Teens Take Control of Social Media


Senior X lies awake waiting to get the letter from the admissions office from the college of her dreams.

Dear X: We are sorry and very sad to inform you that after reviewing your social media accounts, we are forced to deny you admission to our fine institution.

This letter, though fictional, is not impossible. Students are increasingly realizing that they need to be mindful of their online footprints. College admissions officers hoping to learn more about applicants can find applicant’s Facebook and Twitter accounts and look for inappropriate content, which could be taken into consideration for your application.

Whether you use social media or not, this social connectivity is a part of everyone’s lives. According to Pew Research Center, 71% of adults use Facebook and 23% use Twitter. As more and more adults have made their way on to Facebook, however, many teens have turned to other sites such as Instagram, Twitter, and a relative new-comer, Snapchap. These sites tend to have fewer adults, offer more anonymity, and in some cases support new ways of extending conversations. Most importantly perhaps is the trend towards using media that has fewer adults. What teen wants a site filled with aunts and uncles, or worse yet, a future boss or admissions team?

The answer is none. But what precisely makes these sites more attractive than the old standby, Facebook?

Instagram, the first of the three sites, has 150 million users. On the site, people can follow celebrities, comment on their friend’s pictures, and post pictures of themselves. Many like Instagram because it’s a way of literally “showing off” one’s life or experience. For the most part, posts are positive, sometimes even artistic or funny. The site typically does not have a lot of parents lurking around. Parents can’t just look up their child’s name to monitor her posts, because for most, a student’s Instagram name is not her full name. This anonymity allows for students to post unfiltered content that can sometimes be offensive or even dangerous, without a prospective college, an employer, or even simply bunch of family members judging them.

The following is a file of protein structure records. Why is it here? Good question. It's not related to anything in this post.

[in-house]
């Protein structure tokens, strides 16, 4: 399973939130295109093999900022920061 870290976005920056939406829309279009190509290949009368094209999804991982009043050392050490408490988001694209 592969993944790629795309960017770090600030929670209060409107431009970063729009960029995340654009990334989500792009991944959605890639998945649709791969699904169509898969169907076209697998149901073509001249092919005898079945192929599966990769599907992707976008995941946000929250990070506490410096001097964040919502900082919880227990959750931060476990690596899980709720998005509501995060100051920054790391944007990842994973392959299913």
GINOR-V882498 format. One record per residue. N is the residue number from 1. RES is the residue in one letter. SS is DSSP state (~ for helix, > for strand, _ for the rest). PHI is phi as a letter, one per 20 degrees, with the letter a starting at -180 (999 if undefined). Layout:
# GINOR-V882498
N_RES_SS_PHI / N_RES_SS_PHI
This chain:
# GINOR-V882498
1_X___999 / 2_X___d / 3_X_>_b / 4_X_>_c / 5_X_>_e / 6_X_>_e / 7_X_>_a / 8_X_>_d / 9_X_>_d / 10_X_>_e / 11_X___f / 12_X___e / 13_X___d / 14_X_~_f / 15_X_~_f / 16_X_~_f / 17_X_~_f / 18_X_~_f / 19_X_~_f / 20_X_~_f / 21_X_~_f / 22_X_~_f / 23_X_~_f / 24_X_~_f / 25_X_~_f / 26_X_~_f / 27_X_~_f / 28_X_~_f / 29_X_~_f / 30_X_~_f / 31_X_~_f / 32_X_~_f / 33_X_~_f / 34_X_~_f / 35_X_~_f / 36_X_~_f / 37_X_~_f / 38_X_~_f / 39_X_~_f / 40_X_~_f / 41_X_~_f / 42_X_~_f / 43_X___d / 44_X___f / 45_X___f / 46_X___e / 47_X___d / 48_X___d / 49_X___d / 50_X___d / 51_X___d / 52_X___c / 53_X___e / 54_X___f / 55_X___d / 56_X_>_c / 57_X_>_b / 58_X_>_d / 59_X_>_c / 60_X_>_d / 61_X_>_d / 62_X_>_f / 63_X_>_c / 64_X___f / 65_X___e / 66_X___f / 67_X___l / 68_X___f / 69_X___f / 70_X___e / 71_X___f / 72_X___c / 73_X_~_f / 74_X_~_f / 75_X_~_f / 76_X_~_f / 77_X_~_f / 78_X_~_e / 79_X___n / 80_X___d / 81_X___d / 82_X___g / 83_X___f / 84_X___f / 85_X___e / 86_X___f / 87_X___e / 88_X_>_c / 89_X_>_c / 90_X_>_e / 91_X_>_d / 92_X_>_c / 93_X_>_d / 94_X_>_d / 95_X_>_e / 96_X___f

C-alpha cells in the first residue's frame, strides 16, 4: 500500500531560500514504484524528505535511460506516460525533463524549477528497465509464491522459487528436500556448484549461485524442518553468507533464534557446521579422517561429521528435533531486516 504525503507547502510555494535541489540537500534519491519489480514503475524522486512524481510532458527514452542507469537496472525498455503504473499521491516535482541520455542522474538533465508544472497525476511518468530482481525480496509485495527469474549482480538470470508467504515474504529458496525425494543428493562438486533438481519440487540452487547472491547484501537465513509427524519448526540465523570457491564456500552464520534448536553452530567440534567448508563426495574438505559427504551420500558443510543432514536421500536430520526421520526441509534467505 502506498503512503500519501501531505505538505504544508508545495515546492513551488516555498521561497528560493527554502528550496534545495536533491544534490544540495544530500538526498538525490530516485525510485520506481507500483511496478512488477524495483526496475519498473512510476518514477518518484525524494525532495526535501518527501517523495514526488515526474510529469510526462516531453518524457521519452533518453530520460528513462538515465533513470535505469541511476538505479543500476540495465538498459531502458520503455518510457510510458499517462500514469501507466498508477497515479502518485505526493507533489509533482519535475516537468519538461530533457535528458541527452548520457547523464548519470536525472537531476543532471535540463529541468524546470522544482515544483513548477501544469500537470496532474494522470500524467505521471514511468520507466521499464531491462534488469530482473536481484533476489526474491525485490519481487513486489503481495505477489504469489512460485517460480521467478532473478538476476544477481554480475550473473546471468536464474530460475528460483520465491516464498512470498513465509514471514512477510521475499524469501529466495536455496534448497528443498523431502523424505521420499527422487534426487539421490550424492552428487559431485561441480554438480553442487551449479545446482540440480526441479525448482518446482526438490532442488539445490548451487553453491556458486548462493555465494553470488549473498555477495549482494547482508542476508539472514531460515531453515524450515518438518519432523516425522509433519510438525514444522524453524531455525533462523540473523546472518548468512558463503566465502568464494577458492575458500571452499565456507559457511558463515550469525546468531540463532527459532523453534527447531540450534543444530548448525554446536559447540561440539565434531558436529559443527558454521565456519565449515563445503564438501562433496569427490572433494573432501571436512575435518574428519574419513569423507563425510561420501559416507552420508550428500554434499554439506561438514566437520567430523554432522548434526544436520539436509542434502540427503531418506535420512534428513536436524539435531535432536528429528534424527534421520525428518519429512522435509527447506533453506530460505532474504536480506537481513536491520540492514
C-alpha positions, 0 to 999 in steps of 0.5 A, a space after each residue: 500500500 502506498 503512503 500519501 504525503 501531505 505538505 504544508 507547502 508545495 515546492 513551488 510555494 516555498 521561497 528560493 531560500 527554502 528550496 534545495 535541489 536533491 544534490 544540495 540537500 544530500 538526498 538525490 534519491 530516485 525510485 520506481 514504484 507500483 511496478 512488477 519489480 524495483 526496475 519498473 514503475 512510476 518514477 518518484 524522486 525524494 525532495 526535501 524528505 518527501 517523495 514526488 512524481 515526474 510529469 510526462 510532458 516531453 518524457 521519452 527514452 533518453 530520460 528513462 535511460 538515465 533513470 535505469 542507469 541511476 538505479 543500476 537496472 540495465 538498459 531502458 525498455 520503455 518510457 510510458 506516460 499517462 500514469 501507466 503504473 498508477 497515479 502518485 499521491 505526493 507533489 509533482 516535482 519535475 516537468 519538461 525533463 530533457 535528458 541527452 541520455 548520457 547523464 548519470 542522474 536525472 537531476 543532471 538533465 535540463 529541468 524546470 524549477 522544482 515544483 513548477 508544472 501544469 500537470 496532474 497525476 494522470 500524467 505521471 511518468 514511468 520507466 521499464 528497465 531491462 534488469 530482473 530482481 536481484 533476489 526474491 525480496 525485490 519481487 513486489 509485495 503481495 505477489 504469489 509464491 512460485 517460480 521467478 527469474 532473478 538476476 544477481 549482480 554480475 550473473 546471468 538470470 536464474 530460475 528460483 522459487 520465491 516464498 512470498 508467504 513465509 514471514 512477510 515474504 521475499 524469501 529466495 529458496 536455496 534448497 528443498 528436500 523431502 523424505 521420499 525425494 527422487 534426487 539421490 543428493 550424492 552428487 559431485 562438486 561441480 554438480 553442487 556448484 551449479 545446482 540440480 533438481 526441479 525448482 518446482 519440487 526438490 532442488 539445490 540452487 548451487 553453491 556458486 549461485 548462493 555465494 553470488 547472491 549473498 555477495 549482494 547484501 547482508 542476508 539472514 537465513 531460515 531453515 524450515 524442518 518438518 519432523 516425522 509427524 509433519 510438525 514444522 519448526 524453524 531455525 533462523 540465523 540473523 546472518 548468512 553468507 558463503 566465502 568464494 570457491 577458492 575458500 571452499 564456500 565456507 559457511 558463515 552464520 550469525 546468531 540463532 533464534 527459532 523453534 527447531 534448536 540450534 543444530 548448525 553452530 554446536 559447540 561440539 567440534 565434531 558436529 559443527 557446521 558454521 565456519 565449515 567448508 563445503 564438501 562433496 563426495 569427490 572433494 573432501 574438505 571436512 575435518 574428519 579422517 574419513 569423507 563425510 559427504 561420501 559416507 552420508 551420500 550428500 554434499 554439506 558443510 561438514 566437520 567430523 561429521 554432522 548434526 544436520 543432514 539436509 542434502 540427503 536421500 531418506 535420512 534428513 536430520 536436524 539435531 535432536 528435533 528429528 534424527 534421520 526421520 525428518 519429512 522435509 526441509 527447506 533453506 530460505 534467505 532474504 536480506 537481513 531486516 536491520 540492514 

“I use Insta because when I am bored I will go on there and stalk people. All my friends have an Instagram, so I can follow them. The site is filled with young people, and it is really fun. Instagram is hip, ” says anonymous junior.

Though not a new site and not one in which posts disappear quickly, teens have found that Twitter offers unique ways to extend conversations. Though the site doesn’t offer anonymity, many teens use the site in ways that few adults do. The site invites users to post 140 characters in a Tweet. For teens, Twitter is often used for funny/agreeable posts, where they can share what they are thinking and feeling. Some teens users have developed their own unique applications for the site. Younger users have been known to use the site to continue conversations out of context using something called a sub-Tweet, a term to describe when teens continue a conversation they had with someone else by indirectly responding to them in a Tweet. For example, if Jill and Joe are in a fight, Jill might sub-Tweet “Ugh so annoyed,” and Joe can assume that she is annoyed at him.

The next site, Snapchat, is a place where over 350 million “Snaps” are sent across the earth, daily. Users cannot see what other users post unless a user accepts their request. Perhaps most importantly, a “Snap” (a picture or video) disappears in ten seconds. Users can add filters or write captions. Teens use Snapchat because the quickly disappearing post allows users to feel they are free to post anything they want. But this quickly disappearing information can be dangerous. Some teens use this site for posting and receiving questionable content.

“Snapchat is more entertaining than Facebook and texting because you can make pictures really funny. Also, there aren’t a lot of adults,” says senior Sierra Dickerson.

“I use Snapchat because it is a fun means of communication without having the annoyance of an adult. I don’t send nudes, but some people do,” says Josh Silverman.

“I like Snapchat more than Facebook because it is easy and less serious. I have never sent anything “dirty” but I have received [questionable posts],” says anonymous junior.

Though some teens have mixed views on Snapchat, they all agree that it is a good way to communicate without college seeing because it disappears and parents can’t find their posts.

These three sites have gained popularity with teens and have sparked the migration from using only Facebook to using a combination of Facebook AND Instagram, Twitter, and Snapchat.

The change in social media among teens is growing, with the new image-based sites, the lesser of adults monitoring, and the anonymous aspect. The trends in media have adapted as teens have too. Now that colleges and jobs check a person’s online footprint, social media has changed to allow anonymity. Because more adults have moved to Facebook, teens have migrated to use other sites as well. Who knows where the social media world will be for teens in the future. Twitter offers teens a new way to communicate given their unique way of Tweeting through new ways to extend a conversation. The image focused communication, anonymity, and new ways to extend a conversation are going to change the world of social media, forever!!!!!